The newly reported instances of human infection by a deltacoronavirus occurred in three Haitian children under the age of 10 between 2014-2015.

UF Emerging Pathogens Institute researchers have monitored infectious disease in Haiti’s Gressier region since 2013. The ongoing study began in the aftermath of the Haitian earthquakes and subsequent spread of cholera. When participating children come to their school’s clinic with fevers but no other symptoms linked to an obvious known illness, clinicians ask parents to allow their children to give a blood sample. The program has previously uncovered some unexpected pathogens.

In this case, the blood samples were collected from three children with fevers. But at the time the researchers were unable to identify a cause for their illness. All three children recovered.

It was not until the current pandemic that the research team reevaluated the samples and looked for an unknown virus as a possible cause. The samples had already tested negative for Zika, dengue, chikungunya and common respiratory viruses. But using laboratory techniques that inoculate cell culture with human plasma samples, the team observed changes in the cells consistent with a viral infection. Though it was clearly a virus, it was not one picked up by standard tests.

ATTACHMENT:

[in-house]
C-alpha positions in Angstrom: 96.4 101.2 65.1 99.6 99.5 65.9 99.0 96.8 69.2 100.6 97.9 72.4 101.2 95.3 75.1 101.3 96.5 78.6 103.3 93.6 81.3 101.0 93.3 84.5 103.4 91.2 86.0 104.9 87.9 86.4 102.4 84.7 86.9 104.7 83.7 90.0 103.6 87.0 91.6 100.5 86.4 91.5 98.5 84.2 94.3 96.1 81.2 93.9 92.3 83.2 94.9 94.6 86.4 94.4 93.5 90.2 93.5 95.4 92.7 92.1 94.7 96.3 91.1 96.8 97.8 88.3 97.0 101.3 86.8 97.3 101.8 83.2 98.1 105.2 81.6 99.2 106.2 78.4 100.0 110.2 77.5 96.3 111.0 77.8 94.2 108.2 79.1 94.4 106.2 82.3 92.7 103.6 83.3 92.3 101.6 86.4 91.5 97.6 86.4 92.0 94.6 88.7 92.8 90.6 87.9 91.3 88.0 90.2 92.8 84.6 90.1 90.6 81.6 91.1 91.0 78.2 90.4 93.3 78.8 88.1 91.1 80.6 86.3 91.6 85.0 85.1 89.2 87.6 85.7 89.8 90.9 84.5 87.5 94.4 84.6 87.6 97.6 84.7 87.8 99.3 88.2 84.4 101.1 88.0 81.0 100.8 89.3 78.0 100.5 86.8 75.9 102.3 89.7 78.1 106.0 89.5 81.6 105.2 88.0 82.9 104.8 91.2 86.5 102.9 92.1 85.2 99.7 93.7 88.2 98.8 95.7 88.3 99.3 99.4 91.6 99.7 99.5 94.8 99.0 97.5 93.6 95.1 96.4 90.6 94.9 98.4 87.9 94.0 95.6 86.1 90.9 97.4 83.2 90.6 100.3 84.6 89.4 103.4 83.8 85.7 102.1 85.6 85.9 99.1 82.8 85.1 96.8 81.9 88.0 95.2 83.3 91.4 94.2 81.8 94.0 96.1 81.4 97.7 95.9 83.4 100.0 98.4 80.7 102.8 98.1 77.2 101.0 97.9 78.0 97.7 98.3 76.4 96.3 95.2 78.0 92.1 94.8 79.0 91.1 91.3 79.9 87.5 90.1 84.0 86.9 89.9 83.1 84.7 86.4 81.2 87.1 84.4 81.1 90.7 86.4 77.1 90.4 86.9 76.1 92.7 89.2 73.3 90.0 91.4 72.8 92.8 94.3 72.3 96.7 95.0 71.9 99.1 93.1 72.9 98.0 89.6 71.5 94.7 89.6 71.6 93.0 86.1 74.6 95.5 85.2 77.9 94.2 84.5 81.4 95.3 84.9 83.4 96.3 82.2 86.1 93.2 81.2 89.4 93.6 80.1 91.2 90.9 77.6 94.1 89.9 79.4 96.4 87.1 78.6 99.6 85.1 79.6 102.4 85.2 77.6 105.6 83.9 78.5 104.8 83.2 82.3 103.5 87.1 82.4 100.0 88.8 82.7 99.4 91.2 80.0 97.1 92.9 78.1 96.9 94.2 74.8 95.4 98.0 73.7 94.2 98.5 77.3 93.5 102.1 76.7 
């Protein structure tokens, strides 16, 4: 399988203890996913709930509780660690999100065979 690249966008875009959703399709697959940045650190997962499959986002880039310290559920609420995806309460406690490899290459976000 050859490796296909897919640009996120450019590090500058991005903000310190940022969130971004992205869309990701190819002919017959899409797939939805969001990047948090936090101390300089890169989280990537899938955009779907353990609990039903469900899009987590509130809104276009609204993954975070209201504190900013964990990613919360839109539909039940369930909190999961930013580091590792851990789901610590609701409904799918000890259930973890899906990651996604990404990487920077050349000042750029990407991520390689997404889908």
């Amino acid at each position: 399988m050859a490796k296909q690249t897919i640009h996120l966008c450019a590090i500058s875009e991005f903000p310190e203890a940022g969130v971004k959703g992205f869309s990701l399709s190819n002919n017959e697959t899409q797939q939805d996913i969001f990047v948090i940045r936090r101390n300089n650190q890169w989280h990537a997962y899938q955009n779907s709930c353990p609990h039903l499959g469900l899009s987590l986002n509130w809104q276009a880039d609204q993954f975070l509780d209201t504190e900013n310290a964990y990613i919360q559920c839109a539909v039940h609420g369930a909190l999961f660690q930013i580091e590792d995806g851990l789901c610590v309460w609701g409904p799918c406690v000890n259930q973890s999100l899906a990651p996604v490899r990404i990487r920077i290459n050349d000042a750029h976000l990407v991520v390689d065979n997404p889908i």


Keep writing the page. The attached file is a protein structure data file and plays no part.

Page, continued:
They then used advanced techniques to replicate the virus in the culture. Tests on genetic sequences from this process indicated it was a type of coronavirus. The team then used global databases containing viral genetic sequencing data and determined it was similar to known deltacoronaviruses found in pigs.

The study’s first author, John Lednicky, Ph.D., a research professor in the department of environmental and global health in the UF College of Public Health and Health Professions, said the research team thought outside the box to overcome the challenge of testing for an unknown virus.

“Traditional PCR technology is guided by a dogmatic view that ‘if you look, you find,’” Lednicky said. “But we merged classic virology with molecular approaches. My laboratory does this frequently, and we continually find viruses that are overlooked by standard tests.”